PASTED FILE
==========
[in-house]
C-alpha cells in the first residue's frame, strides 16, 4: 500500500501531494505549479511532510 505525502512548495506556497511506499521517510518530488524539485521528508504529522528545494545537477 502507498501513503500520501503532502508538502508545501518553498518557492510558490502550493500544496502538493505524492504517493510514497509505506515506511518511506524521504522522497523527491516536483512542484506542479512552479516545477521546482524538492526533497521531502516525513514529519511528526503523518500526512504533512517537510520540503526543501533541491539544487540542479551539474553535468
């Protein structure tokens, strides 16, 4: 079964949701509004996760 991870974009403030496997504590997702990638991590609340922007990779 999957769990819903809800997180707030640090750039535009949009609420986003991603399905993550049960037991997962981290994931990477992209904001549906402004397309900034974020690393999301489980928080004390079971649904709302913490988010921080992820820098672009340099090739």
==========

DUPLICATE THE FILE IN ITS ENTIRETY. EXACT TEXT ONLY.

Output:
[in-house]
C-alpha cells in the first residue's frame, strides 16, 4: 500500500501531494505549479511532510 505525502512548495506556497511506499521517510518530488524539485521528508504529522528545494545537477 502507498501513503500520501503532502508538502508545501518553498518557492510558490502550493500544496502538493505524492504517493510514497509505506515506511518511506524521504522522497523527491516536483512542484506542479512552479516545477521546482524538492526533497521531502516525513514529519511528526503523518500526512504533512517537510520540503526543501533541491539544487540542479551539474553535468
């Protein structure tokens, strides 16, 4: 079964949701509004996760 991870974009403030496997504590997702990638991590609340922007990779 999957769990819903809800997180707030640090750039535009949009609420986003991603399905993550049960037991997962981290994931990477992209904001549906402004397309900034974020690393999301489980928080004390079971649904709302913490988010921080992820820098672009340099090739």